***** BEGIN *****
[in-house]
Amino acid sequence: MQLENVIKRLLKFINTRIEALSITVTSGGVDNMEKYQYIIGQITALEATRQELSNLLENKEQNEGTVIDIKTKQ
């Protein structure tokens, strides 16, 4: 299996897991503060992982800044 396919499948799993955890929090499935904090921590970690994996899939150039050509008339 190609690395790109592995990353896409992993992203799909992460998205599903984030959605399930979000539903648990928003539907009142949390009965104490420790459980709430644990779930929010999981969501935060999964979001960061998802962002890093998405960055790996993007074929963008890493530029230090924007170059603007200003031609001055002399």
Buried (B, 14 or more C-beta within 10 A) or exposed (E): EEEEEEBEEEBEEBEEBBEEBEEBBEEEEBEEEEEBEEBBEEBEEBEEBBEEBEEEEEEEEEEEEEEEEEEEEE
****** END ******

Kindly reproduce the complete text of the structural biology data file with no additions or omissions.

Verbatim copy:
[in-house]
Amino acid sequence: MQLENVIKRLLKFINTRIEALSITVTSGGVDNMEKYQYIIGQITALEATRQELSNLLENKEQNEGTVIDIKTKQ
């Protein structure tokens, strides 16, 4: 299996897991503060992982800044 396919499948799993955890929090499935904090921590970690994996899939150039050509008339 190609690395790109592995990353896409992993992203799909992460998205599903984030959605399930979000539903648990928003539907009142949390009965104490420790459980709430644990779930929010999981969501935060999964979001960061998802962002890093998405960055790996993007074929963008890493530029230090924007170059603007200003031609001055002399």
Buried (B, 14 or more C-beta within 10 A) or exposed (E): EEEEEEBEEEBEEBEEBBEEBEEBBEEEEBEEEEEBEEBBEEBEEBEEBBEEBEEEEEEEEEEEEEEEEEEEEE